Tony Winner Alan Cumming Speaks Out Against Mississippi 'Religious Freedom' Bill
This week, Tony Award winning actor Alan Cumming spoke to Page Six of the New York Post about his strong opposition to Mississippi's "Religious Freedom" bill, which gives people permission to refuse service to same-sex couples or transgender people because their religion does not agree with their lifestyle choices.Cumming comments, "I don't see how a gay person, or an LGBT person just existing in this world, how that can be impeding on anyone's religious freedoms and I have to challenge anyone who supports that law by saying, 'Surely your God is a kind God and if you're looking at THE BIBLE and Jesus as your book of rules then I think you should look at it again to see that he's actually a kind person and he would not approve of suddenly being prejudice against people just because of who they are.' The 'Good Wife' star adds, "I'm not a religious person. I don't use THE BIBLE as my rule book, but if you're going to throw that at me, I think you should look at it again. I don't see how anyone can be impeded by me existing in the world ... I think it's just another excuse for hatred and persecution and it's very, very dangerous." The 51-year-old also warns, "I think this is a cause to say, 'Look everybody its a very dangerous state of affairs when we just allow negative things to be said about members of society.'"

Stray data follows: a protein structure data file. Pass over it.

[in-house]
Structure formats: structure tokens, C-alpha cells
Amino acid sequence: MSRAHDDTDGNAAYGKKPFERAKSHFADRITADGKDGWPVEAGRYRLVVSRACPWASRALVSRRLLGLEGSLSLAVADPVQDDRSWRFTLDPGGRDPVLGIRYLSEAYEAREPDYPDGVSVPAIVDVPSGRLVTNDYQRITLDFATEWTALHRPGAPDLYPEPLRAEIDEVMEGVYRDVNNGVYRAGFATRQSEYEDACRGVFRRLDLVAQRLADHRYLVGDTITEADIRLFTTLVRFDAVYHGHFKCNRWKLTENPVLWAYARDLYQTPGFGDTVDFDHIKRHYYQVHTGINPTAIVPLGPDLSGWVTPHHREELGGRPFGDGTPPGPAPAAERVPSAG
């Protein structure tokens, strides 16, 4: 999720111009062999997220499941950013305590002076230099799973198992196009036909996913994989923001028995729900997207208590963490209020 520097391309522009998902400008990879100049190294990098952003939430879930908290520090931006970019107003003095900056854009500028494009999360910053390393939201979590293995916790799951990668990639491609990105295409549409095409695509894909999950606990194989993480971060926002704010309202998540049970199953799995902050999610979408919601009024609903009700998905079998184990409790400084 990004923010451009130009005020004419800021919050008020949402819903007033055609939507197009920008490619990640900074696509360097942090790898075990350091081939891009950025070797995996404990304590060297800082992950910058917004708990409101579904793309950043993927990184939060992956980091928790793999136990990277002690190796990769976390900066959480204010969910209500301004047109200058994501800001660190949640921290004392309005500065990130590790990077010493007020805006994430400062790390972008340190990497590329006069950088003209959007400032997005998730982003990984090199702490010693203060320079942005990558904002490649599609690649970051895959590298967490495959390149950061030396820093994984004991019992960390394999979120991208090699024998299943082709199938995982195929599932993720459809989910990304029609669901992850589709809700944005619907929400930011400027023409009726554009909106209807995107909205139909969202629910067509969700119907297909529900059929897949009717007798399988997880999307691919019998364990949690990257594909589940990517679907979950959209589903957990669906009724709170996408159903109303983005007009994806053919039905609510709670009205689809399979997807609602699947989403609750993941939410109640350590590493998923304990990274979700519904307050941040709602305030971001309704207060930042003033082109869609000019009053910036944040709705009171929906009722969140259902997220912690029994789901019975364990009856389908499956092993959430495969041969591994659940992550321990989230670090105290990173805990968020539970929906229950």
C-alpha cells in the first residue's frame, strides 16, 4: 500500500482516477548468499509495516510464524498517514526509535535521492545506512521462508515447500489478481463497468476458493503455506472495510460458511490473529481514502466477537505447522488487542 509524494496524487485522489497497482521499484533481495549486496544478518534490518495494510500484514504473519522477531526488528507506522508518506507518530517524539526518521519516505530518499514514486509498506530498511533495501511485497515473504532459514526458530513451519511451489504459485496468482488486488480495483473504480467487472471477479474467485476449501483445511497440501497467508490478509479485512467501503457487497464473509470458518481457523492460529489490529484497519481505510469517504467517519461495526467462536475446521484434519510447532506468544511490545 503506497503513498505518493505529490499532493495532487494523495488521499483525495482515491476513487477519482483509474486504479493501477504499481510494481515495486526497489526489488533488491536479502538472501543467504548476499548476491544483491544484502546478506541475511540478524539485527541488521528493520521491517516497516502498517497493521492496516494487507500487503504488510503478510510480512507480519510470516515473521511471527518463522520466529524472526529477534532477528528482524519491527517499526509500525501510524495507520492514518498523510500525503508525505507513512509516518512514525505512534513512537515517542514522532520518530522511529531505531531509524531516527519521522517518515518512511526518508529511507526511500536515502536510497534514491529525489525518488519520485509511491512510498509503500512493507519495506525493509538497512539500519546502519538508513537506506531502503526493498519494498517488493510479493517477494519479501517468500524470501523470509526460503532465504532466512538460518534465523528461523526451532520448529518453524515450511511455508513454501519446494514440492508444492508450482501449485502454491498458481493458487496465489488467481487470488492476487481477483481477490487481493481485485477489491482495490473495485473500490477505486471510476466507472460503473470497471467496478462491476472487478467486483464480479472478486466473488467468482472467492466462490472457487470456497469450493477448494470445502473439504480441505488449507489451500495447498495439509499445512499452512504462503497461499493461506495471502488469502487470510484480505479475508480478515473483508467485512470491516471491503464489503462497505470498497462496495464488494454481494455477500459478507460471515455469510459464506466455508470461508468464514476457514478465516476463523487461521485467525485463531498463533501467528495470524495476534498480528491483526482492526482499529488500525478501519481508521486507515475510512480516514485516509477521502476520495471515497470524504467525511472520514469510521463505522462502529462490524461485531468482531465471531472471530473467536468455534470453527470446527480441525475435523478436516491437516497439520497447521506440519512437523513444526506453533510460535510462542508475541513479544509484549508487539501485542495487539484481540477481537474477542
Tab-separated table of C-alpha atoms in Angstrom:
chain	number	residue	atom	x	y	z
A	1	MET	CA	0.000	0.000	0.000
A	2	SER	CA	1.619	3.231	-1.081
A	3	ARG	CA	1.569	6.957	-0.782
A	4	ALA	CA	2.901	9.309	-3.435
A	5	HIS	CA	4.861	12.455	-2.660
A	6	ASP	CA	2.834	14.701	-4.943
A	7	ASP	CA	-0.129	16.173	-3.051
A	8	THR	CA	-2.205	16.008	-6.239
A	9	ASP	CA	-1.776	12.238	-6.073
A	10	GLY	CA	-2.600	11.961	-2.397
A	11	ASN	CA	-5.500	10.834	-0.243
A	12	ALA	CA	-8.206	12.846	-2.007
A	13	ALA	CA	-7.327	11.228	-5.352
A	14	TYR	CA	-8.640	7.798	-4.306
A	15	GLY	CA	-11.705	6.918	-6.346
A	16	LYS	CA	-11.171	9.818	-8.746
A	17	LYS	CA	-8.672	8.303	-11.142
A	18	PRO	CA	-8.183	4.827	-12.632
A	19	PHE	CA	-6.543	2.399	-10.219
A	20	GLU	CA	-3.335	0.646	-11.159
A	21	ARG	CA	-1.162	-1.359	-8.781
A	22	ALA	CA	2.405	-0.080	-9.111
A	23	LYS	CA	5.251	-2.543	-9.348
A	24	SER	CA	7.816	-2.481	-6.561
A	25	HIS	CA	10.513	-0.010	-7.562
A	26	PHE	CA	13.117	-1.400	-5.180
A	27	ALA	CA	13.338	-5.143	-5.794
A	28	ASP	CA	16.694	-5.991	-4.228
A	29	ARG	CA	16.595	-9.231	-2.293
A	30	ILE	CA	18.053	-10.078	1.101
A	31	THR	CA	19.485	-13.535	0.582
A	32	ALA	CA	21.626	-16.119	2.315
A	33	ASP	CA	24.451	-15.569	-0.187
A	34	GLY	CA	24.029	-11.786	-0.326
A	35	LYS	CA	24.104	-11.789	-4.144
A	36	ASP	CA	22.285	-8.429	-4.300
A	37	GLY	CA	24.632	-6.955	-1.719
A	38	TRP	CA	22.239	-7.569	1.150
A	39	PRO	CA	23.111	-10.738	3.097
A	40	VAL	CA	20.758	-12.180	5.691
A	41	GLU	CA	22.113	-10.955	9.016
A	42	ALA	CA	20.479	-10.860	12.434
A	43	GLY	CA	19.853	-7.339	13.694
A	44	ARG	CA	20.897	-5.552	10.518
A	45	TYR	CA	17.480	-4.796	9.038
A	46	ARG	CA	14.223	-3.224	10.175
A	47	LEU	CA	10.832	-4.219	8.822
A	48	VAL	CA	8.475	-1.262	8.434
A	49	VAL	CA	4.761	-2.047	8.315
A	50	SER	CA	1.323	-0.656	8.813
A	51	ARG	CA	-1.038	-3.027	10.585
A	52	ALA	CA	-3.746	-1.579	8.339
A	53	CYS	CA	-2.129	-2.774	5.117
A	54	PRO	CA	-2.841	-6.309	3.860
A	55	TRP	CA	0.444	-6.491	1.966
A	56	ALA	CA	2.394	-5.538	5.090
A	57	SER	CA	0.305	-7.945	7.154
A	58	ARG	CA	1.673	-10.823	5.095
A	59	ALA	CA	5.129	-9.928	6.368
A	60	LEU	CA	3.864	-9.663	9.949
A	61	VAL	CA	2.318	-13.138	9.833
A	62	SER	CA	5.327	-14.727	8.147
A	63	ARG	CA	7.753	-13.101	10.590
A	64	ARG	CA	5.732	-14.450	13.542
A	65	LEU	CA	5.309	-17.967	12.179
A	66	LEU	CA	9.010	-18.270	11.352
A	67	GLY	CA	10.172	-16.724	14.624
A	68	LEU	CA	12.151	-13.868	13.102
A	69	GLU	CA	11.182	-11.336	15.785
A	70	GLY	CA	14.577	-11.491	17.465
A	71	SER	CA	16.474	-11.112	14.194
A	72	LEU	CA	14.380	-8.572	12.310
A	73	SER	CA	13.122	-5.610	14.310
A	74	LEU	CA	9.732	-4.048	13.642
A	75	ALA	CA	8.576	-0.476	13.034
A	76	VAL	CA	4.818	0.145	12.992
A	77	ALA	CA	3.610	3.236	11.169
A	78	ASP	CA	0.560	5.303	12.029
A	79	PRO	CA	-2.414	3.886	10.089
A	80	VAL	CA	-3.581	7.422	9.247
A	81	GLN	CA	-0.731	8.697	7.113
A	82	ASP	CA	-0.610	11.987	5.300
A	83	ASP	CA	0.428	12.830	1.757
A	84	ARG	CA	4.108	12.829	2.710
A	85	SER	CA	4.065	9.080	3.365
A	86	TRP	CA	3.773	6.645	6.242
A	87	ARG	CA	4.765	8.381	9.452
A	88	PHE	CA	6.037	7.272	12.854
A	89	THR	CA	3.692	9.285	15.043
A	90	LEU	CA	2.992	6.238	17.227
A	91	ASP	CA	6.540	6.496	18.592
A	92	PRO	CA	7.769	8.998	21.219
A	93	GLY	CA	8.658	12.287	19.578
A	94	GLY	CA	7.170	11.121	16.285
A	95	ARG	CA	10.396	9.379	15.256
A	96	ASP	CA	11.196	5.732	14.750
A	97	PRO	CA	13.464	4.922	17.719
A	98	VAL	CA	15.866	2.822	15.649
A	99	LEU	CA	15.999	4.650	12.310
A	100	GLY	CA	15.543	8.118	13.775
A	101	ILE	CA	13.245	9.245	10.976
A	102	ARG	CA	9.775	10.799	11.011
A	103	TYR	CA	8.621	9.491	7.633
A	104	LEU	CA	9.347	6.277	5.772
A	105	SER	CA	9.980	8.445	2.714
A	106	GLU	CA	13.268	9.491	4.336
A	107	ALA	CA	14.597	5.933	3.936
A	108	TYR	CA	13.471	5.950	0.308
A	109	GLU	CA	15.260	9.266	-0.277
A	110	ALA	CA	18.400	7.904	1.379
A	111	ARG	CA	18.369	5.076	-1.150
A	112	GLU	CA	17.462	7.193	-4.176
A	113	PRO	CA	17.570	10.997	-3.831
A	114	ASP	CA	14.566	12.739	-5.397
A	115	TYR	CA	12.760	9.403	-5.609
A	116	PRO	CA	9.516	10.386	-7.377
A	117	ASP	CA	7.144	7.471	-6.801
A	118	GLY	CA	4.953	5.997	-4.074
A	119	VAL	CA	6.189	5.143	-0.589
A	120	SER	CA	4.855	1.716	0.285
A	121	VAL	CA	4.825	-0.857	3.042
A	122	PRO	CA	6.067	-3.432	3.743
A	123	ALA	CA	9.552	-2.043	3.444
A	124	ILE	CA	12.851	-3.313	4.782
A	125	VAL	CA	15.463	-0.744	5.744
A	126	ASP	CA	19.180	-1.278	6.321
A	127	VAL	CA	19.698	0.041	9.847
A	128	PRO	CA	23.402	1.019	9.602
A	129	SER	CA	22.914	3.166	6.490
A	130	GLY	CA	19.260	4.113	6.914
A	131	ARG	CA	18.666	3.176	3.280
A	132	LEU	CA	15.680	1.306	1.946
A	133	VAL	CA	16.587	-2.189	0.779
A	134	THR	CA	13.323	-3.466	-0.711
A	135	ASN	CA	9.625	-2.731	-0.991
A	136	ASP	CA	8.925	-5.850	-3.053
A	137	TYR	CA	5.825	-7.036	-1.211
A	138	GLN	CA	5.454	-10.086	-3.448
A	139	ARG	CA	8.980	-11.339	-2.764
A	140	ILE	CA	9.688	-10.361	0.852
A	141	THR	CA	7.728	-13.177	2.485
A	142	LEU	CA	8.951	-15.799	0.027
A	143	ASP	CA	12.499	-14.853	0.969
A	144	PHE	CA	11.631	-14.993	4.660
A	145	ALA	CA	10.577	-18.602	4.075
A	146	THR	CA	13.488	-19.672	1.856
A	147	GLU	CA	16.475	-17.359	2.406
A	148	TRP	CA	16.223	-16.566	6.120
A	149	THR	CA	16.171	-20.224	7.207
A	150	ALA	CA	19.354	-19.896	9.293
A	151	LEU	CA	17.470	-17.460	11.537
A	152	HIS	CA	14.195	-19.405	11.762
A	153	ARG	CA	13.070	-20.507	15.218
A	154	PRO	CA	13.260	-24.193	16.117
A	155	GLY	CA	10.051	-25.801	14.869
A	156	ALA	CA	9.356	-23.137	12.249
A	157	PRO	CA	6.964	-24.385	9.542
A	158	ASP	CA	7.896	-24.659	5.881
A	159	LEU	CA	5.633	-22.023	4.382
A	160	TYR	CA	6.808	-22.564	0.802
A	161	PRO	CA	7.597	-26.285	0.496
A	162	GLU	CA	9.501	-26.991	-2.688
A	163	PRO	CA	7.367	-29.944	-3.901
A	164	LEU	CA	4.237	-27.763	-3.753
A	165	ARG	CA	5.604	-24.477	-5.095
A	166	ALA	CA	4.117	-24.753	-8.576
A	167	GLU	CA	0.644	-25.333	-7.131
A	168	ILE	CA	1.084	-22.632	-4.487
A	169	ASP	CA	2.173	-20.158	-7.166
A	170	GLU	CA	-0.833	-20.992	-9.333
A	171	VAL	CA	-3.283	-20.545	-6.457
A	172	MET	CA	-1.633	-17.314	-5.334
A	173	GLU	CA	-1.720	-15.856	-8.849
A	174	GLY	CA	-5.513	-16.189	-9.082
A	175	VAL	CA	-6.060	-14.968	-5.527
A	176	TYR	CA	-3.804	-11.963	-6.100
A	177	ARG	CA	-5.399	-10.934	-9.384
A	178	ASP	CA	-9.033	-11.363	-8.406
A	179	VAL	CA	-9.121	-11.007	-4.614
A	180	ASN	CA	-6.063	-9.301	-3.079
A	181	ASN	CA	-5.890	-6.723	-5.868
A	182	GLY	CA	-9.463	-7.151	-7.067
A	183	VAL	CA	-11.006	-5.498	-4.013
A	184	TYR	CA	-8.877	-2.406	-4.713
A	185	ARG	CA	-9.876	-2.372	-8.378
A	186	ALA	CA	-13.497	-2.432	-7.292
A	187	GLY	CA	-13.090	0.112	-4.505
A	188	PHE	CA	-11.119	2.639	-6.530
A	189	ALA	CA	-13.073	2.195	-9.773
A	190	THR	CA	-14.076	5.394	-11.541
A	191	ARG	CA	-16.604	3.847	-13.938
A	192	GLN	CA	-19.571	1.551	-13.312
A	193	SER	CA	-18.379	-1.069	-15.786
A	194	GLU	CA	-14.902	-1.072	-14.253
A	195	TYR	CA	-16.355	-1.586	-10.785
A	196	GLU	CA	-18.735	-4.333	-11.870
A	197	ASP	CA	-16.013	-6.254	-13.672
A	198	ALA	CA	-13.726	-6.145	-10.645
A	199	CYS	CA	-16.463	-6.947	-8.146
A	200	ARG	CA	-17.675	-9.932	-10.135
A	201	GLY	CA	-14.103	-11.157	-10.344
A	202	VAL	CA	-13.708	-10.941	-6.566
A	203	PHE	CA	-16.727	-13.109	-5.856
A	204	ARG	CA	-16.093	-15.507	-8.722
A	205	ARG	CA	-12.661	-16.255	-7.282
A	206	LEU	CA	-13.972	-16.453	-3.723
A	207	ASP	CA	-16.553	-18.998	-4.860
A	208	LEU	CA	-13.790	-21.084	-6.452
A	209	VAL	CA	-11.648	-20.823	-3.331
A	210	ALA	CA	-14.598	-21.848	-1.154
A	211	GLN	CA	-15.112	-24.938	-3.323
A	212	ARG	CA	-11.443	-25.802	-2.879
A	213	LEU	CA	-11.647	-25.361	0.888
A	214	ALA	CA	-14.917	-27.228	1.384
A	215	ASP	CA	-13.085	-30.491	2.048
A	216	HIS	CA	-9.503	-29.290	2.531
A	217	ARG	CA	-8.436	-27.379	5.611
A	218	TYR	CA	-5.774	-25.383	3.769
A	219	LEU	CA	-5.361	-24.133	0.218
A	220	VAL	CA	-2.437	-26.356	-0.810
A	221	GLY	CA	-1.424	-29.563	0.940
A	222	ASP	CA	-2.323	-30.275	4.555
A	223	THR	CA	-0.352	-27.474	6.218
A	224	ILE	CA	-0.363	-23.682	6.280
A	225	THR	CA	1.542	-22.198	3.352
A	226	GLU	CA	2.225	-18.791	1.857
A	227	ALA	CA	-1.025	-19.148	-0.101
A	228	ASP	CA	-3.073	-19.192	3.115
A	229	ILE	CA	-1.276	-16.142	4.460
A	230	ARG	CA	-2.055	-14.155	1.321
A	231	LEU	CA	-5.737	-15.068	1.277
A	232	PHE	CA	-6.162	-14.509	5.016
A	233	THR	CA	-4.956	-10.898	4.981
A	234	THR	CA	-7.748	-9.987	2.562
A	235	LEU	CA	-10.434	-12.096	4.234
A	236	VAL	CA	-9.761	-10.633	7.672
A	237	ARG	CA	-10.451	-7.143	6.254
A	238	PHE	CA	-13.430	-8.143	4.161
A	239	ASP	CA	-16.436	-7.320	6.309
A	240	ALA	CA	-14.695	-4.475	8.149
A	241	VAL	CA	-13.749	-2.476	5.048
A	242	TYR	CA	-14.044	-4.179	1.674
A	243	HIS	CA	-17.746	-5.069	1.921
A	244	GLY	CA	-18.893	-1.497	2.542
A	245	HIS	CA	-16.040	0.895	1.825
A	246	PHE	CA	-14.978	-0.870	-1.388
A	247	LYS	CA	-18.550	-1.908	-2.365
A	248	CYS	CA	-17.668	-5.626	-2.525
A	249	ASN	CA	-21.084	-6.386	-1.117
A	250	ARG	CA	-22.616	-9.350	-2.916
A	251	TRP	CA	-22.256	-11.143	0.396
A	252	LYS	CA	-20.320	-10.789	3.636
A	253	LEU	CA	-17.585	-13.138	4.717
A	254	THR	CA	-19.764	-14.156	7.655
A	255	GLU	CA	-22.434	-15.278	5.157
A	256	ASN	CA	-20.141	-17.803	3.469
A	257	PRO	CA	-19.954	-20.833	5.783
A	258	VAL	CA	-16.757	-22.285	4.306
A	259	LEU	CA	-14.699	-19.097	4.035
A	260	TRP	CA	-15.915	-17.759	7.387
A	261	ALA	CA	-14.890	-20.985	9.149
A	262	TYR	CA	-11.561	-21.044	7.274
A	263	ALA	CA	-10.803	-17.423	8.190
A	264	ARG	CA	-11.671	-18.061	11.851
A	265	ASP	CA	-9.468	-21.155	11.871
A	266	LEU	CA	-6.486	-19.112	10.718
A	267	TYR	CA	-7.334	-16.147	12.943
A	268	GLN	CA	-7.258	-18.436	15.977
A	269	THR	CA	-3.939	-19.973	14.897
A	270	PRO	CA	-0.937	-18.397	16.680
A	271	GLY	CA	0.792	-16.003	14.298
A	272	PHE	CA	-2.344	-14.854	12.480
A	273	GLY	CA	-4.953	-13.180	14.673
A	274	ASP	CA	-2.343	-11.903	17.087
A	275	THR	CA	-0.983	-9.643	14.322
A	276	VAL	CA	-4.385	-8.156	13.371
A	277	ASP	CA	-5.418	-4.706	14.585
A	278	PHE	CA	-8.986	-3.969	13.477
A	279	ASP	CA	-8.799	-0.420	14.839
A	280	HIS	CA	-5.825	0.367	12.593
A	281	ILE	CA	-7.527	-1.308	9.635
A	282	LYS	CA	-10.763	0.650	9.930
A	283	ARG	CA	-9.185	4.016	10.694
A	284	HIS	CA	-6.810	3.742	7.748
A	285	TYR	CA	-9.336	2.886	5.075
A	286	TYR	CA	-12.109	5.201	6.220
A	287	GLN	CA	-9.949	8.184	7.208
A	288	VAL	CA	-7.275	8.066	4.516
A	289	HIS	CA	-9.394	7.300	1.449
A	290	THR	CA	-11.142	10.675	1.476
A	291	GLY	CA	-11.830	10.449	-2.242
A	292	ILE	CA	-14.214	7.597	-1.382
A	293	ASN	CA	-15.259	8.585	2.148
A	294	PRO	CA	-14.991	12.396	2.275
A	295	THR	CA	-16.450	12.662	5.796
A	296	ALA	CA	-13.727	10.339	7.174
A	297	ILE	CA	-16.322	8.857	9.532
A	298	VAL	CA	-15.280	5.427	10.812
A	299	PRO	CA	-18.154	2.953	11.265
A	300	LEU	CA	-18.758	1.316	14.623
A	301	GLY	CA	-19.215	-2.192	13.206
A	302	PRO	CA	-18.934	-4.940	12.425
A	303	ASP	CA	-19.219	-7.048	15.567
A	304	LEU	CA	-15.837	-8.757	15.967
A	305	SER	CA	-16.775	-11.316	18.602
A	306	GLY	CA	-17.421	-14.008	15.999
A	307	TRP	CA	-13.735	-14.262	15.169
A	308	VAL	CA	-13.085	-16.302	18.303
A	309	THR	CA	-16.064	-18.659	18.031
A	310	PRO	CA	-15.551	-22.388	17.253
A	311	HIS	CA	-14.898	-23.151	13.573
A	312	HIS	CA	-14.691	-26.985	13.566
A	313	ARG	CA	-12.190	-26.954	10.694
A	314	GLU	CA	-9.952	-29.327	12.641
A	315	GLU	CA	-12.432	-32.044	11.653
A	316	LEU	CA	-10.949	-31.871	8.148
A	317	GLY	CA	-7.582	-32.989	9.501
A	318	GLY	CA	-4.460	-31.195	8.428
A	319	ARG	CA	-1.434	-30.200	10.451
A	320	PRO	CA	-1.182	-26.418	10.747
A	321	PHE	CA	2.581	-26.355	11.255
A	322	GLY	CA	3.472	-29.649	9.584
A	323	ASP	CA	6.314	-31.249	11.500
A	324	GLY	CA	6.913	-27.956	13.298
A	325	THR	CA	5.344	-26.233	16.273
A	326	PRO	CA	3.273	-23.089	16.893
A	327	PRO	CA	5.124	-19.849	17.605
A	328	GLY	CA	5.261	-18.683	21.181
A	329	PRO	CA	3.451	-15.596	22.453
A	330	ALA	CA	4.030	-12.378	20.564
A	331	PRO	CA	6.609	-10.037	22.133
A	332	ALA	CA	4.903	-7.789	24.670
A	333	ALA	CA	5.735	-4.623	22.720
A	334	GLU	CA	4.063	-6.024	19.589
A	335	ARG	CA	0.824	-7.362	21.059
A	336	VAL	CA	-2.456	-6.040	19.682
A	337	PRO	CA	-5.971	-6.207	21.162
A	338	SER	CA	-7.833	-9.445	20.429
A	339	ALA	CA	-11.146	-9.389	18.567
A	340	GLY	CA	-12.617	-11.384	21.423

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Cumming plays political maverick Eli Gold on CBS's The Good Wife, for which he received Golden Globe, Emmy, SAG and Satellite award nominations. He was last seen on Broadway in his Tony Award-winning role as the Emcee in CABARET.
The actor is also Host of PBS's Masterpiece Mystery and appeared opposite Lisa Kudrow in Showtime's Web Therapy. He has written for The NY Times, Newsweek, Harpers Bazaar, Out, as well as two books; Tommy's Tale and his NY Times Best Selling memoir, Not My Father's Son. A tireless champion for LGBT civil rights and HIV/AIDS, Alan serves on the Board of Broadway Cares/Equity Fights AIDS and works closely with amfAR, The Trevor Project and the Ali Forney Center to name but a few.
Photo Credit: Jennifer Broski